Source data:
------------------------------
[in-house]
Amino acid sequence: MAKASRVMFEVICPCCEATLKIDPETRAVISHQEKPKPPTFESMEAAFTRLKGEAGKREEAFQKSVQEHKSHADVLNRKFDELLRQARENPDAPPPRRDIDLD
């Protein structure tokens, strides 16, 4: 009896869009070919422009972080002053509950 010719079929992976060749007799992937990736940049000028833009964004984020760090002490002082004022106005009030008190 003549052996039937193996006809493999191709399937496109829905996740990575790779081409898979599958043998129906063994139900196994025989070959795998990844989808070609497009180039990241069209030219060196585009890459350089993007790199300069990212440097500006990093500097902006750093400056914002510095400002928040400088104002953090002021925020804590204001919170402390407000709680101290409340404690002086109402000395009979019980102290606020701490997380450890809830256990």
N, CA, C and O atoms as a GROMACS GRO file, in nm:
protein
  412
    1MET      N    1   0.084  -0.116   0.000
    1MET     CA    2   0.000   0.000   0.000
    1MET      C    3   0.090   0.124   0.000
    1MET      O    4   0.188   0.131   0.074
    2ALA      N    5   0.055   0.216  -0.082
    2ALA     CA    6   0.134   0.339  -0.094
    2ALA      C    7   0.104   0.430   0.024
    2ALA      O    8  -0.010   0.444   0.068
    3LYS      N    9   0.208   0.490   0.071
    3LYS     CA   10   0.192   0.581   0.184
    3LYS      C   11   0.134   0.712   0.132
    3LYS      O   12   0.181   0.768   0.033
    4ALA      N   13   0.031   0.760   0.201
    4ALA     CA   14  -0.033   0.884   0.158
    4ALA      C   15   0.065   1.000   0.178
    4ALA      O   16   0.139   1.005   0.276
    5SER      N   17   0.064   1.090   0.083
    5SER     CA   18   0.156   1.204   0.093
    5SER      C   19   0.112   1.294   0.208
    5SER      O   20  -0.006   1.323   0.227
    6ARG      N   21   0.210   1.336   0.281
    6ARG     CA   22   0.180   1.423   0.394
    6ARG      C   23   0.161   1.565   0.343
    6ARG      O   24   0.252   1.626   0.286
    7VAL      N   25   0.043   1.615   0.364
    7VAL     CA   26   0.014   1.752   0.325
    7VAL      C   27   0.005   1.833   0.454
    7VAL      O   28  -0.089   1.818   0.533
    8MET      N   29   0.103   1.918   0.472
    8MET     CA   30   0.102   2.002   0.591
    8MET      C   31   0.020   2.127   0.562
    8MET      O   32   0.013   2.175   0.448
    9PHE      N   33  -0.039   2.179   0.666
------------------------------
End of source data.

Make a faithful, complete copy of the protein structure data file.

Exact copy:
[in-house]
Amino acid sequence: MAKASRVMFEVICPCCEATLKIDPETRAVISHQEKPKPPTFESMEAAFTRLKGEAGKREEAFQKSVQEHKSHADVLNRKFDELLRQARENPDAPPPRRDIDLD
């Protein structure tokens, strides 16, 4: 009896869009070919422009972080002053509950 010719079929992976060749007799992937990736940049000028833009964004984020760090002490002082004022106005009030008190 003549052996039937193996006809493999191709399937496109829905996740990575790779081409898979599958043998129906063994139900196994025989070959795998990844989808070609497009180039990241069209030219060196585009890459350089993007790199300069990212440097500006990093500097902006750093400056914002510095400002928040400088104002953090002021925020804590204001919170402390407000709680101290409340404690002086109402000395009979019980102290606020701490997380450890809830256990």
N, CA, C and O atoms as a GROMACS GRO file, in nm:
protein
  412
    1MET      N    1   0.084  -0.116   0.000
    1MET     CA    2   0.000   0.000   0.000
    1MET      C    3   0.090   0.124   0.000
    1MET      O    4   0.188   0.131   0.074
    2ALA      N    5   0.055   0.216  -0.082
    2ALA     CA    6   0.134   0.339  -0.094
    2ALA      C    7   0.104   0.430   0.024
    2ALA      O    8  -0.010   0.444   0.068
    3LYS      N    9   0.208   0.490   0.071
    3LYS     CA   10   0.192   0.581   0.184
    3LYS      C   11   0.134   0.712   0.132
    3LYS      O   12   0.181   0.768   0.033
    4ALA      N   13   0.031   0.760   0.201
    4ALA     CA   14  -0.033   0.884   0.158
    4ALA      C   15   0.065   1.000   0.178
    4ALA      O   16   0.139   1.005   0.276
    5SER      N   17   0.064   1.090   0.083
    5SER     CA   18   0.156   1.204   0.093
    5SER      C   19   0.112   1.294   0.208
    5SER      O   20  -0.006   1.323   0.227
    6ARG      N   21   0.210   1.336   0.281
    6ARG     CA   22   0.180   1.423   0.394
    6ARG      C   23   0.161   1.565   0.343
    6ARG      O   24   0.252   1.626   0.286
    7VAL      N   25   0.043   1.615   0.364
    7VAL     CA   26   0.014   1.752   0.325
    7VAL      C   27   0.005   1.833   0.454
    7VAL      O   28  -0.089   1.818   0.533
    8MET      N   29   0.103   1.918   0.472
    8MET     CA   30   0.102   2.002   0.591
    8MET      C   31   0.020   2.127   0.562
    8MET      O   32   0.013   2.175   0.448
    9PHE      N   33  -0.039   2.179   0.666